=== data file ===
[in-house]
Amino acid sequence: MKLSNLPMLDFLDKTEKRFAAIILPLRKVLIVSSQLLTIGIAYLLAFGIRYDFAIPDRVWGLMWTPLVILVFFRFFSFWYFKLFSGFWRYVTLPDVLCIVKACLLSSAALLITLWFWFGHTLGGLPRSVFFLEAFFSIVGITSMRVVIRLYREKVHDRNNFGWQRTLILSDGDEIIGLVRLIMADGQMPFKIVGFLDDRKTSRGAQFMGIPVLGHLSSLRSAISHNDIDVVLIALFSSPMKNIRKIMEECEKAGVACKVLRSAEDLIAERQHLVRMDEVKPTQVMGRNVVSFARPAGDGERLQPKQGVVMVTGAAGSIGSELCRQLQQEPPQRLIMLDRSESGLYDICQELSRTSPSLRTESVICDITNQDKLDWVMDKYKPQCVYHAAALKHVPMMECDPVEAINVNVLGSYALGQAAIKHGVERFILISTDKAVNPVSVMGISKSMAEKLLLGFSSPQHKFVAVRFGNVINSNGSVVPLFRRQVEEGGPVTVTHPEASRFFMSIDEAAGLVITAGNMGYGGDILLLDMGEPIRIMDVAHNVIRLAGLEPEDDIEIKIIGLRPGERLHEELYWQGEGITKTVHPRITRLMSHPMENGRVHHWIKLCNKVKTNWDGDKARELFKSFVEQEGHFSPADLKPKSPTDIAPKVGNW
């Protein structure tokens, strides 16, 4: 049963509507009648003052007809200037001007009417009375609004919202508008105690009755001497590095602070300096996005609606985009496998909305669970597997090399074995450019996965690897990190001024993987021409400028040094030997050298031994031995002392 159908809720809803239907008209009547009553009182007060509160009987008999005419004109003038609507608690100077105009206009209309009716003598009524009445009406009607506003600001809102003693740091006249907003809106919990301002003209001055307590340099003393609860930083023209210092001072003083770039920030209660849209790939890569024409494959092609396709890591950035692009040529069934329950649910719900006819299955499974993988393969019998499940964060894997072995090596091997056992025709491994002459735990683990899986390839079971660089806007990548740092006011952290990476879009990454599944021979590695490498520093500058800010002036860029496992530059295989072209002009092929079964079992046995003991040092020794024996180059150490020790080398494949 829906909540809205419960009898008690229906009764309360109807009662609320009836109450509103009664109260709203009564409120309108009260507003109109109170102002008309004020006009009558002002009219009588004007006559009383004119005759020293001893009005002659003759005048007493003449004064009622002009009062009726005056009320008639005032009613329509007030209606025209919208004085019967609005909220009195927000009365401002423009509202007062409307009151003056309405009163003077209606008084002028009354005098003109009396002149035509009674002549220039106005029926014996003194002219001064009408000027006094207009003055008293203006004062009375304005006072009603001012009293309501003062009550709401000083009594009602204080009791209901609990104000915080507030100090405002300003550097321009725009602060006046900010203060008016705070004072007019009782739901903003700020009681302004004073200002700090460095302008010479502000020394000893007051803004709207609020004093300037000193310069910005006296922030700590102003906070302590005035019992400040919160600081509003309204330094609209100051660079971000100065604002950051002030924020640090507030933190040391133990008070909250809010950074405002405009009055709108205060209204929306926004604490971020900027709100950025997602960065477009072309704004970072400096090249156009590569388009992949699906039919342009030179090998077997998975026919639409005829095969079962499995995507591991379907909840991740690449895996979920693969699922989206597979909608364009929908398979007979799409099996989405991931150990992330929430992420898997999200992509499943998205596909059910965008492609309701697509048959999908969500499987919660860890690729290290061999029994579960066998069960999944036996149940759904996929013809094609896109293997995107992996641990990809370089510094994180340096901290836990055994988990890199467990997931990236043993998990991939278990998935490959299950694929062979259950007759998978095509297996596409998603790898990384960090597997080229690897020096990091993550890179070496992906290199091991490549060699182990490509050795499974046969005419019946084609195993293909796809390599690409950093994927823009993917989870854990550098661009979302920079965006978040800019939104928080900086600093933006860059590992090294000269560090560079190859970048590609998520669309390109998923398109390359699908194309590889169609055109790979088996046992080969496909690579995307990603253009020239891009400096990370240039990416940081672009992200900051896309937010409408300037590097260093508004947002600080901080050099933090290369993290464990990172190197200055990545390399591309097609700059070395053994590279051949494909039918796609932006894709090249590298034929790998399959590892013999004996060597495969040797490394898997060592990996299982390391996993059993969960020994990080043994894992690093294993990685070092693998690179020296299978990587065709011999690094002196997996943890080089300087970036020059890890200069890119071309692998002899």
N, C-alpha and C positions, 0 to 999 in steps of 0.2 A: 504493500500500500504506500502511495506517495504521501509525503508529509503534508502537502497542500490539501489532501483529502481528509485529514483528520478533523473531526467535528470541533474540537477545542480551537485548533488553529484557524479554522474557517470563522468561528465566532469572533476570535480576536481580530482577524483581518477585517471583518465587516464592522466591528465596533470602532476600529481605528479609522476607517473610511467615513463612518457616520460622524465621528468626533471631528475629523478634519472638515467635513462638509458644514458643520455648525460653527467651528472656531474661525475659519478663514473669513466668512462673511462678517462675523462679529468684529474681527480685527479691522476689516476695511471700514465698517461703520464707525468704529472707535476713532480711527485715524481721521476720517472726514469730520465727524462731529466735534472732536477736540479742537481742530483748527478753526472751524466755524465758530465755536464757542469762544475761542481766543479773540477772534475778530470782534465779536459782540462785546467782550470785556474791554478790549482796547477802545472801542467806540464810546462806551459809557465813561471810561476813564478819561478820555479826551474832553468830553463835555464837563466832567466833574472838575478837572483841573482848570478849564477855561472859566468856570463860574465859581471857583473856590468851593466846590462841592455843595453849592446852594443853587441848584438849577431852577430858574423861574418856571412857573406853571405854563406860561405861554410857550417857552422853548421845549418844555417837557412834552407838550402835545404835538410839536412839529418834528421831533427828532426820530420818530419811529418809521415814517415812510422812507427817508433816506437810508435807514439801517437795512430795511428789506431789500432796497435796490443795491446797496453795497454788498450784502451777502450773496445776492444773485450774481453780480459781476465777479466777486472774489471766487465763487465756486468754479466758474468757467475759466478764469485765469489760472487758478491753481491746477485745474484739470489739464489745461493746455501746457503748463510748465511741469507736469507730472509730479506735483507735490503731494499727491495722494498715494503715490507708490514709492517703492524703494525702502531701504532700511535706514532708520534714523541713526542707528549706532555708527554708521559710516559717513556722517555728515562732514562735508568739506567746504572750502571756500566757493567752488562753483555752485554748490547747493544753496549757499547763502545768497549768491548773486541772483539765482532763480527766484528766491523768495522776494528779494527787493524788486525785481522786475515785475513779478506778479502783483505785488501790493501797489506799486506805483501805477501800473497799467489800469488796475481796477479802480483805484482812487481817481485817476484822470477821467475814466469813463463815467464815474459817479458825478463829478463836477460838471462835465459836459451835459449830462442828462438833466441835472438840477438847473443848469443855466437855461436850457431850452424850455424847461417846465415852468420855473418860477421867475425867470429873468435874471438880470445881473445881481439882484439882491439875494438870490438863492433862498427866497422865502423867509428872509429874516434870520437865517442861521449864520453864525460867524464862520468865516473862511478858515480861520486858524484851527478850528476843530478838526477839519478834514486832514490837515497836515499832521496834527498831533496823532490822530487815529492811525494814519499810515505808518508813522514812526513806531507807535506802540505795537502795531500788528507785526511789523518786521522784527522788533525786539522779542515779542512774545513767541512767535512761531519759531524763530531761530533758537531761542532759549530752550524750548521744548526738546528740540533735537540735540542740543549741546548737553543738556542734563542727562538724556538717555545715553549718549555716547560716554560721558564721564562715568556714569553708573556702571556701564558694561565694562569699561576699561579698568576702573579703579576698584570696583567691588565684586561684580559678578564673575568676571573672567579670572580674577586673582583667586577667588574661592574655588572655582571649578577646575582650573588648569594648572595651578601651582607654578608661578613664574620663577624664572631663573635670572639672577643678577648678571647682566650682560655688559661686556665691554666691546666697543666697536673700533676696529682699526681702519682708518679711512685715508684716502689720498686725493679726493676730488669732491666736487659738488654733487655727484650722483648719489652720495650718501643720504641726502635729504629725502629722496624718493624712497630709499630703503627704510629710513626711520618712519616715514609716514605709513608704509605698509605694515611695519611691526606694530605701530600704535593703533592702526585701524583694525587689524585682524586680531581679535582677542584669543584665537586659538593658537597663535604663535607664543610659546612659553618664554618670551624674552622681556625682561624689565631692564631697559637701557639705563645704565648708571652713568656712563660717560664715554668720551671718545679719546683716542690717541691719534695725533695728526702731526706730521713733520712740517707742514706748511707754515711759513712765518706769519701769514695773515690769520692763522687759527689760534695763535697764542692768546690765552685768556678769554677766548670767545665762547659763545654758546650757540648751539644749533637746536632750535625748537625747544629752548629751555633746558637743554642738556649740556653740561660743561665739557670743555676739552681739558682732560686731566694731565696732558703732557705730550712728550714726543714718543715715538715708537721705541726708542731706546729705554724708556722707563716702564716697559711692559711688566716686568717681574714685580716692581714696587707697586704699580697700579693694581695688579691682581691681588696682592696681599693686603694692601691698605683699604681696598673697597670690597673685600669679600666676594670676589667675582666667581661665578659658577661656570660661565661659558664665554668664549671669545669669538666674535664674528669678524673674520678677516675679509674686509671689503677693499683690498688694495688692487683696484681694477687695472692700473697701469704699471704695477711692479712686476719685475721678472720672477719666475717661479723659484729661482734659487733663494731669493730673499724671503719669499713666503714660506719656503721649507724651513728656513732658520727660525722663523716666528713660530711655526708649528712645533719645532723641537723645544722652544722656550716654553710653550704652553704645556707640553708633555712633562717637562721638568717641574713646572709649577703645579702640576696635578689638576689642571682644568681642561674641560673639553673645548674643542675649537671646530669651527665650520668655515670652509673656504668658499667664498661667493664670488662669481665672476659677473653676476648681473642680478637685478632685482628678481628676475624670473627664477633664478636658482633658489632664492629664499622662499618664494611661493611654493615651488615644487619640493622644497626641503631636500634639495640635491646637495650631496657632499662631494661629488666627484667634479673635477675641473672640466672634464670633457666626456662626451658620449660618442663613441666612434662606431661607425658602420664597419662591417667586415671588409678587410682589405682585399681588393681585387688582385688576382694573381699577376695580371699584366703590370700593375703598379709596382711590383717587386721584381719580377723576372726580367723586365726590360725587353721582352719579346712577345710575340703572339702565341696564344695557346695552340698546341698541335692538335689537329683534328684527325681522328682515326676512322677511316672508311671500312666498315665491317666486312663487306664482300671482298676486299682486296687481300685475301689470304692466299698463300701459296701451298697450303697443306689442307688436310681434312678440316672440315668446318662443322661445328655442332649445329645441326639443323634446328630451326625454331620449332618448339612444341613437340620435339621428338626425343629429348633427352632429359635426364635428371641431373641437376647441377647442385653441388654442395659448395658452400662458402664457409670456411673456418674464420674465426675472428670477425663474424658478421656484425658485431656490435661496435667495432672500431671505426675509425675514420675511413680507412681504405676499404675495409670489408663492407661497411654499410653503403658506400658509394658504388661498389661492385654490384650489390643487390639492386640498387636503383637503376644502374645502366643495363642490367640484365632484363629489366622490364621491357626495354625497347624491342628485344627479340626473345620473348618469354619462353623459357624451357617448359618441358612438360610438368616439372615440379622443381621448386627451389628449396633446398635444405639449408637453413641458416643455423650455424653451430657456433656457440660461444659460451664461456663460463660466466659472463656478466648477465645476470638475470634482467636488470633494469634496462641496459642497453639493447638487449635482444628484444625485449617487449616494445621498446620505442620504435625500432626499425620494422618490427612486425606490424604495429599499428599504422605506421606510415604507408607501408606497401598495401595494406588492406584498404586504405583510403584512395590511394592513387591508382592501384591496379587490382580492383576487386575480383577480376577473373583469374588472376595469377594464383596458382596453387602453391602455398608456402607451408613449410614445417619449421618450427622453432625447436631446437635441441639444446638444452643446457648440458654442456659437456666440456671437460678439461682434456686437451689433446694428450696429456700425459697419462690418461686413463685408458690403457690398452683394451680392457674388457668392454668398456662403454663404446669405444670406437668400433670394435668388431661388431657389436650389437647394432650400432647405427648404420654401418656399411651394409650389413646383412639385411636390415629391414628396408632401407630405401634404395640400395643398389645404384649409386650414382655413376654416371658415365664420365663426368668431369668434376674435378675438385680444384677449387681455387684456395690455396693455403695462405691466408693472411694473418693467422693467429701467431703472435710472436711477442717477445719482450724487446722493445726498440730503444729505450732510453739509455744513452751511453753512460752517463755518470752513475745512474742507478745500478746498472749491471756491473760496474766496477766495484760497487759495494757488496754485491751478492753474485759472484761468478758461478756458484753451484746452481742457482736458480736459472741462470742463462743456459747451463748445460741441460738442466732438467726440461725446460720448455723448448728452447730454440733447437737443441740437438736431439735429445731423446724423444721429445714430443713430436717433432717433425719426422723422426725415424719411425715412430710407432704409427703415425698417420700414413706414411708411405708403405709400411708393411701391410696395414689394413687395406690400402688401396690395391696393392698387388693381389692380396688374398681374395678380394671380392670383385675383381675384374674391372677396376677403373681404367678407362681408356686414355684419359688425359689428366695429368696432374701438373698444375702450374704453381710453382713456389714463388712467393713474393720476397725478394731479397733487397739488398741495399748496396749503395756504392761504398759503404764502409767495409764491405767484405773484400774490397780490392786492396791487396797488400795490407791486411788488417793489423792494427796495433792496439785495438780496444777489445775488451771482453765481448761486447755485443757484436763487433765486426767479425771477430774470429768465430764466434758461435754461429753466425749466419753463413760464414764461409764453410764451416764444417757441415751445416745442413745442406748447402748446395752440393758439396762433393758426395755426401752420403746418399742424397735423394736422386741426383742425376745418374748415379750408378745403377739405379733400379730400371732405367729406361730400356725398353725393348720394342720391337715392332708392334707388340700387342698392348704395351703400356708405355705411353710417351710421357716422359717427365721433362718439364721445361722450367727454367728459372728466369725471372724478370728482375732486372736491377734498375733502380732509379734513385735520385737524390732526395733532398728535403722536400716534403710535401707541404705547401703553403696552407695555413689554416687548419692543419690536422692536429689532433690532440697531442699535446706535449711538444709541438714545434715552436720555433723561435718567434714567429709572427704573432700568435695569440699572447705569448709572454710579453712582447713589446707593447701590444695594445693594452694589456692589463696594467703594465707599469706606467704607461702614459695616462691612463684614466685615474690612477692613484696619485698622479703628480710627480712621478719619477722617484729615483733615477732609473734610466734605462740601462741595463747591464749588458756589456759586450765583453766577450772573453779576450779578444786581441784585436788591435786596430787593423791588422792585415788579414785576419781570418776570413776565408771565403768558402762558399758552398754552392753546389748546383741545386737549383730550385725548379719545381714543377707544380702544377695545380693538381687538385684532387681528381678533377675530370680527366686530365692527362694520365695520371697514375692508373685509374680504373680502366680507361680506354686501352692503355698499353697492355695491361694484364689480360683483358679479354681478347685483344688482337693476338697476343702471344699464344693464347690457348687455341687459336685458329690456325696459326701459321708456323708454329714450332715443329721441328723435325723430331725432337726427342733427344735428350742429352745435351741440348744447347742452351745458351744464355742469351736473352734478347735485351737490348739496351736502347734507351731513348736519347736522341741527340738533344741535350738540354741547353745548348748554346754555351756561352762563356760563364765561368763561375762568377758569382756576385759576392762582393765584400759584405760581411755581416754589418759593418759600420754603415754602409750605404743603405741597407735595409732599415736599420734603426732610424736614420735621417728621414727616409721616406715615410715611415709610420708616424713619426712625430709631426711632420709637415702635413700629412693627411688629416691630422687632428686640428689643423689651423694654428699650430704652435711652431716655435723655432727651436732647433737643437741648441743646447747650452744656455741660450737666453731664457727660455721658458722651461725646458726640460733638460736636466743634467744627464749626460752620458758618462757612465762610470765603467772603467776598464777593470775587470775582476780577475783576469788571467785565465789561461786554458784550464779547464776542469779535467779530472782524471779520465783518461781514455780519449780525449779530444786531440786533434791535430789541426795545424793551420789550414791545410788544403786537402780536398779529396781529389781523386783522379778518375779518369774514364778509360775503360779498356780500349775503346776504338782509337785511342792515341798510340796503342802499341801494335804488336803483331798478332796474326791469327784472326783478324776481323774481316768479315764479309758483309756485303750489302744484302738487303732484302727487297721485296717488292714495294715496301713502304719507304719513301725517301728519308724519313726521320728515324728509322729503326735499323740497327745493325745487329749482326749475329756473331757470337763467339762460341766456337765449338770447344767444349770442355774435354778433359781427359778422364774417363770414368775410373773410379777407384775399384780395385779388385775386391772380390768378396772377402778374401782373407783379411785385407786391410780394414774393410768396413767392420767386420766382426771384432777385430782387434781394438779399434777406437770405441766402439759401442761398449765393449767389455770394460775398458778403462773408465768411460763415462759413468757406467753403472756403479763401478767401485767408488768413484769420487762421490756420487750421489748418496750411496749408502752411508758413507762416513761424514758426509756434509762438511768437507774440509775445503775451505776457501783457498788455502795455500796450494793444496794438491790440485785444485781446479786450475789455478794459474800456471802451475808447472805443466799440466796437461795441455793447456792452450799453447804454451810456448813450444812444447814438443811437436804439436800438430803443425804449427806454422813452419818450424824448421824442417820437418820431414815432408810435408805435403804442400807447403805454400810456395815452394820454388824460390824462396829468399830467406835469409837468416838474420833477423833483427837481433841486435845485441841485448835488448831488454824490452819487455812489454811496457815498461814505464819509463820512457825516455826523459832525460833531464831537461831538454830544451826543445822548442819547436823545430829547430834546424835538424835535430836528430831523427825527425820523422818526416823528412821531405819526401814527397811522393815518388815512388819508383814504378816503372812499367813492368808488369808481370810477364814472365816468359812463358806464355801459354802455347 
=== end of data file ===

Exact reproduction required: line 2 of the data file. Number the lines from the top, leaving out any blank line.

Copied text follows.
Amino acid sequence: MKLSNLPMLDFLDKTEKRFAAIILPLRKVLIVSSQLLTIGIAYLLAFGIRYDFAIPDRVWGLMWTPLVILVFFRFFSFWYFKLFSGFWRYVTLPDVLCIVKACLLSSAALLITLWFWFGHTLGGLPRSVFFLEAFFSIVGITSMRVVIRLYREKVHDRNNFGWQRTLILSDGDEIIGLVRLIMADGQMPFKIVGFLDDRKTSRGAQFMGIPVLGHLSSLRSAISHNDIDVVLIALFSSPMKNIRKIMEECEKAGVACKVLRSAEDLIAERQHLVRMDEVKPTQVMGRNVVSFARPAGDGERLQPKQGVVMVTGAAGSIGSELCRQLQQEPPQRLIMLDRSESGLYDICQELSRTSPSLRTESVICDITNQDKLDWVMDKYKPQCVYHAAALKHVPMMECDPVEAINVNVLGSYALGQAAIKHGVERFILISTDKAVNPVSVMGISKSMAEKLLLGFSSPQHKFVAVRFGNVINSNGSVVPLFRRQVEEGGPVTVTHPEASRFFMSIDEAAGLVITAGNMGYGGDILLLDMGEPIRIMDVAHNVIRLAGLEPEDDIEIKIIGLRPGERLHEELYWQGEGITKTVHPRITRLMSHPMENGRVHHWIKLCNKVKTNWDGDKARELFKSFVEQEGHFSPADLKPKSPTDIAPKVGNW